# CS代考程序代写 algorithm COMP3027: Algorithm Design

COMP3027: Algorithm Design

Lecture 2: Graphs

William Umboh

School of Computer Science

The University of Sydney

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Lecture 2: Graphs

– Definitions

– Representations

– Breadth First Search

– Depth First Search

– Applications

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Basic Definitions and Applications

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Undirected Graphs G=(V,E)

– V = {nodes (or vertices)}

– E = {edges between pairs of nodes}

– Captures pairwise (symmetric) relationship between objects – Graph size parameters: n = |V|, m = |E|

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V = { 1, 2, 3, 4, 5, 6, 7, 8 }

E = { (1,2), (1,3), (2,3), (2,4), (2,5), (3,5), (3,7), (3,8),

(4,5), (5,6), (7,8) }
n=8

m = 11

Directed Graphs G=(V,E)

– Edge (u, v) goes from node u to v (sometimes called an arc) – Captures asymmetric relationship between objects

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World Wide Web

– Node: web page.

– Edge: hyperlink from one page to another.

cnn.com

netscape.com

timewarner.com

hbo.com

sorpranos.com

novell.com

cnnsi.com

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Some Graph Applications

Graph

Nodes

Edges

transportation

street intersections

highways

communication

computers

fiber optic cables

social

people

relationships

World Wide Web

web pages

hyperlinks

food web

species

predator-prey

software systems

functions

function calls

scheduling

tasks

precedence constraints

circuits

gates

wires

Undirected

Directed

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Graph Representations

Graph Representation: Adjacency Matrix

Adjacency matrix. n-by-n matrix with Auv = 1 if (u, v) is an edge.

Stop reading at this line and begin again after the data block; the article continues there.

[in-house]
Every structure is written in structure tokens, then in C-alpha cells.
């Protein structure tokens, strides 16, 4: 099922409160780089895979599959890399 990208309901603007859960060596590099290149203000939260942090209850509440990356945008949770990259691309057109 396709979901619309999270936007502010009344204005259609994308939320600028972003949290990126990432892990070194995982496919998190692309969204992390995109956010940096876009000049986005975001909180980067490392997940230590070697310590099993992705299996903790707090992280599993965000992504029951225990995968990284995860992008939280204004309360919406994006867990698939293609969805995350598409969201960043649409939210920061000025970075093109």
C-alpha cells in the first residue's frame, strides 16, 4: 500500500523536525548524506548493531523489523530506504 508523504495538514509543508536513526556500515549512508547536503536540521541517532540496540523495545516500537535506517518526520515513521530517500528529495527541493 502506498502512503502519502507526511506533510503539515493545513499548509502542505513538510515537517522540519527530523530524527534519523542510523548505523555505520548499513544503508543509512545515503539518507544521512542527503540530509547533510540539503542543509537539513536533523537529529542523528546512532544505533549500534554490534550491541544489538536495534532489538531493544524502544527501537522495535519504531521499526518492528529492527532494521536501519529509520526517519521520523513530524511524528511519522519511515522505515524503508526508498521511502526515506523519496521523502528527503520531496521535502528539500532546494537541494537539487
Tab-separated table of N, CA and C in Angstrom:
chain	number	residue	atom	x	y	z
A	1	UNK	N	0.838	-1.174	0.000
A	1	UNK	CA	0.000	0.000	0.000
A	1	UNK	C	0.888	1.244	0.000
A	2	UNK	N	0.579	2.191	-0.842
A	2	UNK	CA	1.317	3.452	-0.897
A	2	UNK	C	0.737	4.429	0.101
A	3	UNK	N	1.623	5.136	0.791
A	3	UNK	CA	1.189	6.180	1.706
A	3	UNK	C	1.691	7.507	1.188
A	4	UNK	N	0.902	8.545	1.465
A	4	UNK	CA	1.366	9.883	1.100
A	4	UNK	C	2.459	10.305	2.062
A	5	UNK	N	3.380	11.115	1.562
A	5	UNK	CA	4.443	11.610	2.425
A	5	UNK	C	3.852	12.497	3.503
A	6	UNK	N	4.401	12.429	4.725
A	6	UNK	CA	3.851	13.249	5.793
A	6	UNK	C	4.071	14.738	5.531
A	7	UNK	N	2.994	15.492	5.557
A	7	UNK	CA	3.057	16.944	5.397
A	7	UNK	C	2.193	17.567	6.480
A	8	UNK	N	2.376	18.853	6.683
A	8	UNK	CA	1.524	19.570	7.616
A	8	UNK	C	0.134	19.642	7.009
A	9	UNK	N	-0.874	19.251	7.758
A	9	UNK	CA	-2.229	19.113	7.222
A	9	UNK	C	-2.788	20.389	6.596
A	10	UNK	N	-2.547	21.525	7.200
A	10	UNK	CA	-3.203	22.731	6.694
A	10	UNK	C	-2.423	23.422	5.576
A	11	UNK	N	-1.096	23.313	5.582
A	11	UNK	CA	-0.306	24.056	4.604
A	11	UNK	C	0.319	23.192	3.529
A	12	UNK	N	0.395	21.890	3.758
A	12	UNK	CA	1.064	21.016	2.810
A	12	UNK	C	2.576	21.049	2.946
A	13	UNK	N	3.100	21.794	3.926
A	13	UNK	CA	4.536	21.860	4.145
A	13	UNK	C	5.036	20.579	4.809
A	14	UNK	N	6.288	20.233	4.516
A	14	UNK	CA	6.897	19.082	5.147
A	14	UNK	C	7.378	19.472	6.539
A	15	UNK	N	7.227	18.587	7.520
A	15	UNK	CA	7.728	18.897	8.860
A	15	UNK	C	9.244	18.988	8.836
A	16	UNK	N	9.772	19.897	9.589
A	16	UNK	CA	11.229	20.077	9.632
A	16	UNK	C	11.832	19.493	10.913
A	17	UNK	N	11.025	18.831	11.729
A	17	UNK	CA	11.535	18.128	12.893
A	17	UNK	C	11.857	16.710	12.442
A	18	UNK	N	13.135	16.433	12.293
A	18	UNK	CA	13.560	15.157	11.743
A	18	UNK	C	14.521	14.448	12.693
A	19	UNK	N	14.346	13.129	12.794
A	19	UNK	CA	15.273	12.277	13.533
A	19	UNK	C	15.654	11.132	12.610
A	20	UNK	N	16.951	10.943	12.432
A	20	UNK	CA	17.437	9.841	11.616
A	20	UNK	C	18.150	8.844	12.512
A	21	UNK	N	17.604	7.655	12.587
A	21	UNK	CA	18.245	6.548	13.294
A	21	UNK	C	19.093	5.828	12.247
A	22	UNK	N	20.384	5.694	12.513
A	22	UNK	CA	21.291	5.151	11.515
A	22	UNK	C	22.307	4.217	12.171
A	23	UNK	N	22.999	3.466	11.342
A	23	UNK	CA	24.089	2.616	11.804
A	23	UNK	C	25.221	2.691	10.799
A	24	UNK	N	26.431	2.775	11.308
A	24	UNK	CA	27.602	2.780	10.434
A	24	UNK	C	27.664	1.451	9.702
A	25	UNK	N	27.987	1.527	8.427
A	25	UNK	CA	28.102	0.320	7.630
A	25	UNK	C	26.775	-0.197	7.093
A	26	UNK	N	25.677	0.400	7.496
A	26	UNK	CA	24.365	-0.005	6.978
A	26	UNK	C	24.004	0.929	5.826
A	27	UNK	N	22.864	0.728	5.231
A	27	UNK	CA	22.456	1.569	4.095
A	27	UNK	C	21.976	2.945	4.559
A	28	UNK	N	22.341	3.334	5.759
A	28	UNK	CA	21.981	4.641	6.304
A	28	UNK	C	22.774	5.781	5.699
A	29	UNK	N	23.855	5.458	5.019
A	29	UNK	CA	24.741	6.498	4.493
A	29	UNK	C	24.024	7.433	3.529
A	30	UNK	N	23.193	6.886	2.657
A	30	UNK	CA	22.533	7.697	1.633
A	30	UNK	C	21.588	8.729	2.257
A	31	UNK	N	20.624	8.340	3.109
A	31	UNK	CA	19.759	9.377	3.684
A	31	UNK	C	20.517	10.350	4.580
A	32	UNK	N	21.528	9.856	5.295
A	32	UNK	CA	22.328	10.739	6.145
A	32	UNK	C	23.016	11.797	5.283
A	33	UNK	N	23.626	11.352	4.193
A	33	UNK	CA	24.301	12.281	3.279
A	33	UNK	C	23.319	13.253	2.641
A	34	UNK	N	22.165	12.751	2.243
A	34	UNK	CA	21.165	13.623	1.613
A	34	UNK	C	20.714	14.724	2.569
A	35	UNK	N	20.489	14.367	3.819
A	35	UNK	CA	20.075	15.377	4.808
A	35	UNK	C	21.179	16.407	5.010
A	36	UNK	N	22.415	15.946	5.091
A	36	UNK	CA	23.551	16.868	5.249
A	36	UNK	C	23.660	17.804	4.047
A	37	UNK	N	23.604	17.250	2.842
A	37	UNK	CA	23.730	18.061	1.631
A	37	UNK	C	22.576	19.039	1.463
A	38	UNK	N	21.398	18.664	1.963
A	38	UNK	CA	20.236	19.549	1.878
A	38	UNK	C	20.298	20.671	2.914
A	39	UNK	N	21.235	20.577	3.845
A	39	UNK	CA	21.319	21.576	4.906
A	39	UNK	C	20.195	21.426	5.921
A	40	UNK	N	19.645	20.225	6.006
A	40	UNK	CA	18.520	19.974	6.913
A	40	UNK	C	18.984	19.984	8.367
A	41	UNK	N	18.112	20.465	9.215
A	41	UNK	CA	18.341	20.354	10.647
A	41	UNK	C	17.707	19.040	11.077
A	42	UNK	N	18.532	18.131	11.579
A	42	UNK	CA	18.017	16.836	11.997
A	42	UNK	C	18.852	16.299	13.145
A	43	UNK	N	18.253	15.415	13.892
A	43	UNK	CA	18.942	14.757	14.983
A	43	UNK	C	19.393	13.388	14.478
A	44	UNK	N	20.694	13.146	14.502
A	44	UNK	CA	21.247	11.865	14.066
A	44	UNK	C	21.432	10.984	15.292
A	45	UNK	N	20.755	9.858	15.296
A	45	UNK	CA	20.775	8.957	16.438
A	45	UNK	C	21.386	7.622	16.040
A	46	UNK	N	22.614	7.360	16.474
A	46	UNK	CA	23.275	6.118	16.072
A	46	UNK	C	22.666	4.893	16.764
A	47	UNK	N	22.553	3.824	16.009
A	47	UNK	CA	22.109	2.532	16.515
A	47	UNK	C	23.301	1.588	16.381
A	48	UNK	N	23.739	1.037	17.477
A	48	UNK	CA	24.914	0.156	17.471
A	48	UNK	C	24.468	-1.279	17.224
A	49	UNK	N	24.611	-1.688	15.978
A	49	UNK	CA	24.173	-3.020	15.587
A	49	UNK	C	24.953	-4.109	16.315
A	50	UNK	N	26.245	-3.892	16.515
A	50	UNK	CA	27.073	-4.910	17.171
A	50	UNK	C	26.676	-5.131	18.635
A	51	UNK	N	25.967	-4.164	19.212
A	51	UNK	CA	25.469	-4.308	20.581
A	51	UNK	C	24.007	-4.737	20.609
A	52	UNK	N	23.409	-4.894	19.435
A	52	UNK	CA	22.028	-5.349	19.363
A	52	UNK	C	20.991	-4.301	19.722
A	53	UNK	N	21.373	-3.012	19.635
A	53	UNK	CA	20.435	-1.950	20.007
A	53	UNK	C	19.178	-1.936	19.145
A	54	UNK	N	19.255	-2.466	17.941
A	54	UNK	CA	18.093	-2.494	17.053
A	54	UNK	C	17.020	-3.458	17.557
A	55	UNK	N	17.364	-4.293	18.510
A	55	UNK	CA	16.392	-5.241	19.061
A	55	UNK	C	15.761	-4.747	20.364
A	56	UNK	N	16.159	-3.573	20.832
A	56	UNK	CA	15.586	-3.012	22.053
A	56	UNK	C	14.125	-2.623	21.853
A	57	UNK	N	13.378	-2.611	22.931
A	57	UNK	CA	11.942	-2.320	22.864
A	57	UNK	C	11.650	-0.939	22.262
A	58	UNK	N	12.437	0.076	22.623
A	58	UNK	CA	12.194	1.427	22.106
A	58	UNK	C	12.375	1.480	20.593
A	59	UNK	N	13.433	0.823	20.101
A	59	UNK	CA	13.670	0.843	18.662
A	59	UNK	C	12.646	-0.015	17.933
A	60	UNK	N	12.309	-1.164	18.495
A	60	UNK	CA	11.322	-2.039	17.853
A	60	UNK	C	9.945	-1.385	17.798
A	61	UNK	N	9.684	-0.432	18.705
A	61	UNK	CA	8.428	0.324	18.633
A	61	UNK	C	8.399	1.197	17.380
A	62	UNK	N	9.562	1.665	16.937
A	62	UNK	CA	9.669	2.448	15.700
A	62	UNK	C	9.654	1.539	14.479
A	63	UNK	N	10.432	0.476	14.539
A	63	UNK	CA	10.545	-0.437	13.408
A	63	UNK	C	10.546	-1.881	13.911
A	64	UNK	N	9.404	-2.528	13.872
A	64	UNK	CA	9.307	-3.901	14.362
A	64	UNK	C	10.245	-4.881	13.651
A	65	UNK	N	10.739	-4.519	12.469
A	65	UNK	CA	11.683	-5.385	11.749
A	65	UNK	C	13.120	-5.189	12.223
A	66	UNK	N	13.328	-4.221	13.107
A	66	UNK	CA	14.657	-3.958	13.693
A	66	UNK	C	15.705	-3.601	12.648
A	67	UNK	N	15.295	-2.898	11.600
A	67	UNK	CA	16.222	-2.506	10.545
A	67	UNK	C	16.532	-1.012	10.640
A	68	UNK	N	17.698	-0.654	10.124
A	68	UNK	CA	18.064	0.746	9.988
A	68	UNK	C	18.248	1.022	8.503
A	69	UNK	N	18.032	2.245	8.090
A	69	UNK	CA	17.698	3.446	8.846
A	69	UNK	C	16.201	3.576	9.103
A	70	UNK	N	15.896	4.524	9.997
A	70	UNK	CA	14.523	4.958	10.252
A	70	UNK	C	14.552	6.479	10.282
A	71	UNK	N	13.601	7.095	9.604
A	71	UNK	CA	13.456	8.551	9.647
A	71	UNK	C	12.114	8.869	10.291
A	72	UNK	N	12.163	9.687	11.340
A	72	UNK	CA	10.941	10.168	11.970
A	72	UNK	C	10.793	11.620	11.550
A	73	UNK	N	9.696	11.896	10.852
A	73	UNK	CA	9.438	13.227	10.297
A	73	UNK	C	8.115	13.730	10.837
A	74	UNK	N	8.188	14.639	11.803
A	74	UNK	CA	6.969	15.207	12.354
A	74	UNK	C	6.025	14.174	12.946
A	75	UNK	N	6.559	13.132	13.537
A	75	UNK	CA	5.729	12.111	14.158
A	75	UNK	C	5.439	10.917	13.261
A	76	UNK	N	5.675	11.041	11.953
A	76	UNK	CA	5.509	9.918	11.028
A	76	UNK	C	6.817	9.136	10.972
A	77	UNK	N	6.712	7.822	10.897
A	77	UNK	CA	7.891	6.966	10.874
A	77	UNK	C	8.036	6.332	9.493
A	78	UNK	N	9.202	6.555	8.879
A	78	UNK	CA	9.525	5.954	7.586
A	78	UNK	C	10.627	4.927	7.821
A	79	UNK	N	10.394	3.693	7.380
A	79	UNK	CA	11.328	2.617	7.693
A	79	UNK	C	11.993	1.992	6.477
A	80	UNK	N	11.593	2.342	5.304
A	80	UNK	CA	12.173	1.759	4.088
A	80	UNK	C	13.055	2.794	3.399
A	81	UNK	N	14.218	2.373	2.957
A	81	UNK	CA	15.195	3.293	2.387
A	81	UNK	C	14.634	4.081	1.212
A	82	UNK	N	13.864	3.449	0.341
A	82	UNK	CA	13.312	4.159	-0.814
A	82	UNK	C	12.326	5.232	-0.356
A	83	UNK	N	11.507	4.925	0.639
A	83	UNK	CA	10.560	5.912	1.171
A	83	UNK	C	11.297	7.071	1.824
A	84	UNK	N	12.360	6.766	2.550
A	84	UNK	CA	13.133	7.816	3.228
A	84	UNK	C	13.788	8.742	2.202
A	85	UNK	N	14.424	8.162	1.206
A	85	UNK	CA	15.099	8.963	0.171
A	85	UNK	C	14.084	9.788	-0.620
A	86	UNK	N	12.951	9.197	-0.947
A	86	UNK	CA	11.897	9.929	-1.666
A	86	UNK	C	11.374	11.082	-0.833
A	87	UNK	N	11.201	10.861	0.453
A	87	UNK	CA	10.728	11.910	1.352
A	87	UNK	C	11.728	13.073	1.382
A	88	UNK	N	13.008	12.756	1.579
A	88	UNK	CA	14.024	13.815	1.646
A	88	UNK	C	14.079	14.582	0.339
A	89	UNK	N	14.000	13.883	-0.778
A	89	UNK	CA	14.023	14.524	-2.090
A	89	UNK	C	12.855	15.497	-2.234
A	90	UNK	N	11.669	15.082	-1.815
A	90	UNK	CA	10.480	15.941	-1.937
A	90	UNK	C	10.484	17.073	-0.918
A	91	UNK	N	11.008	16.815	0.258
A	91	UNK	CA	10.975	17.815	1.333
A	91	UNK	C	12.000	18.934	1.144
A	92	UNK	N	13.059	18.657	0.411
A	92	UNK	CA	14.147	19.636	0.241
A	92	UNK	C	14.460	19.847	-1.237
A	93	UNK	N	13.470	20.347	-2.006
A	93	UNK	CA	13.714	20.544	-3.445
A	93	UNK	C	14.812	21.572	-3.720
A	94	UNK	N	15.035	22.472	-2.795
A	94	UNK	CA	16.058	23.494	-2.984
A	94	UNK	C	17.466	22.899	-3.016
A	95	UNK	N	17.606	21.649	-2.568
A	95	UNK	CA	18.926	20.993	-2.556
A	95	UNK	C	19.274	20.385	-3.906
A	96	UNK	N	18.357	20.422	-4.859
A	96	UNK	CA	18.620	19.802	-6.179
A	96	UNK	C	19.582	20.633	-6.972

– Two representations of each edge (undirected graph). – Space proportional to n2.

– –

Checking if (u, v) is an edge takes Θ(1) time. Identifying all edges takes Θ(n2) time even if m << n.
12345678
1 2 3 4 5 6 7 8
01100000 10111000 11001011 01001000 01110100 00001000 00100001 00100010
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Graph Representation: Adjacency List
Adjacency list. Node indexed array of lists.
– Two representations of each edge (undirected graph).
– Space proportional to m + n. degree = number of neighbors of u – Checking if (u, v) is an edge takes O(deg(u)) time.
–
Identifying all edges takes Θ(m + n) time.
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Paths and Connectivity
Definition: A path in an undirected graph G = (V, E) is a sequence
P of nodes v1, v2, ..., vk-1, vk with the property that each consecutive pair vi, vi+1 is joined by an edge in E.
Definition: A path is simple if all nodes are distinct.
Definition: An undirected graph is connected if for every pair of
nodes u and v, there is a path between u and v.
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Paths and Connectivity
Definition: A path in an undirected graph G = (V, E) is a sequence
P of nodes v1, v2, ..., vk-1, vk with the property that each consecutive pair vi, vi+1 is joined by an edge in E.
Example: 1,2,4,5,6 1,2,4,5,2,3
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Paths and Connectivity
Definition: A path in an undirected graph G = (V, E) is a sequence
P of nodes v1, v2, ..., vk-1, vk with the property that each consecutive pair vi, vi+1 is joined by an edge in E.
Definition: A path is simple if all nodes are distinct. 1,2,4,5,6 1,2,4,5,2,3
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simple not simple 13
Paths and Connectivity
Definition: A path in an undirected graph G = (V, E) is a sequence
P of nodes v1, v2, ..., vk-1, vk with the property that each consecutive pair vi, vi+1 is joined by an edge in E.
Definition: A path is simple if all nodes are distinct.
Definition: An undirected graph is connected if for every pair of
nodes u and v, there is a path between u and v.
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Connected
Paths and Connectivity
Definition: A path in an undirected graph G = (V, E) is a sequence
P of nodes v1, v2, ..., vk-1, vk with the property that each consecutive pair vi, vi+1 is joined by an edge in E.
Definition: A path is simple if all nodes are distinct.
Definition: An undirected graph is connected if for every pair of
nodes u and v, there is a path between u and v.
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Not connected (or disconnected)
Cycles
Definition: A cycle is a path v1, v2, ..., vk-1, vk in which v1 = vk,
k > 2, and the first k-1 nodes are all distinct.

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cycle C = 1-2-4-5-3-1